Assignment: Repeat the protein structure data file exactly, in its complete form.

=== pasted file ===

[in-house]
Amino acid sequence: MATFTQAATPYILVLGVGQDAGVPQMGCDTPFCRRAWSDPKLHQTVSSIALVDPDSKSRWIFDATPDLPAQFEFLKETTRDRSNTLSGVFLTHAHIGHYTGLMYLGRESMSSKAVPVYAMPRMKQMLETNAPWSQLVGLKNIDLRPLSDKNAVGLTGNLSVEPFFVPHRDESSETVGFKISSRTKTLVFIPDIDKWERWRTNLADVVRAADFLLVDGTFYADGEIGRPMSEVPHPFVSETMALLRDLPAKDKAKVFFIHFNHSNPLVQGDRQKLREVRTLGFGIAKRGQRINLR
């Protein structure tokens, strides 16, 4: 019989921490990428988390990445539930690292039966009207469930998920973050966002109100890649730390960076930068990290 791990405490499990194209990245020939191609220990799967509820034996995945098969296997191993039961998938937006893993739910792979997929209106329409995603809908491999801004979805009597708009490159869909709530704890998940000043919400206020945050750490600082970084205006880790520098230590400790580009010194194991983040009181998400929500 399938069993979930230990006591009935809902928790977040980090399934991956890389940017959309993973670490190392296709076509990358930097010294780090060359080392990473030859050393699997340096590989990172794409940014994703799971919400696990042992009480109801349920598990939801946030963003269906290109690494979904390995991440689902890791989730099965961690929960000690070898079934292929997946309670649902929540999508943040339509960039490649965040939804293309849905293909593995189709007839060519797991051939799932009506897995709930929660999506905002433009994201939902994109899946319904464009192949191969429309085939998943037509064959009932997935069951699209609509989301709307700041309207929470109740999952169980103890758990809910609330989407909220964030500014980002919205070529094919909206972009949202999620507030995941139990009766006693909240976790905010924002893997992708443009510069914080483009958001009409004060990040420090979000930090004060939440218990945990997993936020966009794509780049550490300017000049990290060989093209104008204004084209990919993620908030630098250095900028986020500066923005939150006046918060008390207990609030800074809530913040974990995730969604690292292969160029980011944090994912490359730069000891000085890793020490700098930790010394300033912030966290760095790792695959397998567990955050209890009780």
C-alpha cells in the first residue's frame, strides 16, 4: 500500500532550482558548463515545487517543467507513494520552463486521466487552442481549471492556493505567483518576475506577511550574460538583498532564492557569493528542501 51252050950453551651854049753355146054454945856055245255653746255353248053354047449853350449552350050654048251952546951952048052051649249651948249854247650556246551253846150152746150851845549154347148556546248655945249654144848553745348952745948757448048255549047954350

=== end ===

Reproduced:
[in-house]
Amino acid sequence: MATFTQAATPYILVLGVGQDAGVPQMGCDTPFCRRAWSDPKLHQTVSSIALVDPDSKSRWIFDATPDLPAQFEFLKETTRDRSNTLSGVFLTHAHIGHYTGLMYLGRESMSSKAVPVYAMPRMKQMLETNAPWSQLVGLKNIDLRPLSDKNAVGLTGNLSVEPFFVPHRDESSETVGFKISSRTKTLVFIPDIDKWERWRTNLADVVRAADFLLVDGTFYADGEIGRPMSEVPHPFVSETMALLRDLPAKDKAKVFFIHFNHSNPLVQGDRQKLREVRTLGFGIAKRGQRINLR
């Protein structure tokens, strides 16, 4: 019989921490990428988390990445539930690292039966009207469930998920973050966002109100890649730390960076930068990290 791990405490499990194209990245020939191609220990799967509820034996995945098969296997191993039961998938937006893993739910792979997929209106329409995603809908491999801004979805009597708009490159869909709530704890998940000043919400206020945050750490600082970084205006880790520098230590400790580009010194194991983040009181998400929500 399938069993979930230990006591009935809902928790977040980090399934991956890389940017959309993973670490190392296709076509990358930097010294780090060359080392990473030859050393699997340096590989990172794409940014994703799971919400696990042992009480109801349920598990939801946030963003269906290109690494979904390995991440689902890791989730099965961690929960000690070898079934292929997946309670649902929540999508943040339509960039490649965040939804293309849905293909593995189709007839060519797991051939799932009506897995709930929660999506905002433009994201939902994109899946319904464009192949191969429309085939998943037509064959009932997935069951699209609509989301709307700041309207929470109740999952169980103890758990809910609330989407909220964030500014980002919205070529094919909206972009949202999620507030995941139990009766006693909240976790905010924002893997992708443009510069914080483009958001009409004060990040420090979000930090004060939440218990945990997993936020966009794509780049550490300017000049990290060989093209104008204004084209990919993620908030630098250095900028986020500066923005939150006046918060008390207990609030800074809530913040974990995730969604690292292969160029980011944090994912490359730069000891000085890793020490700098930790010394300033912030966290760095790792695959397998567990955050209890009780």
C-alpha cells in the first residue's frame, strides 16, 4: 500500500532550482558548463515545487517543467507513494520552463486521466487552442481549471492556493505567483518576475506577511550574460538583498532564492557569493528542501 51252050950453551651854049753355146054454945856055245255653746255353248053354047449853350449552350050654048251952546951952048052051649249651948249854247650556246551253846150152746150851845549154347148556546248655945249654144848553745348952745948757448048255549047954350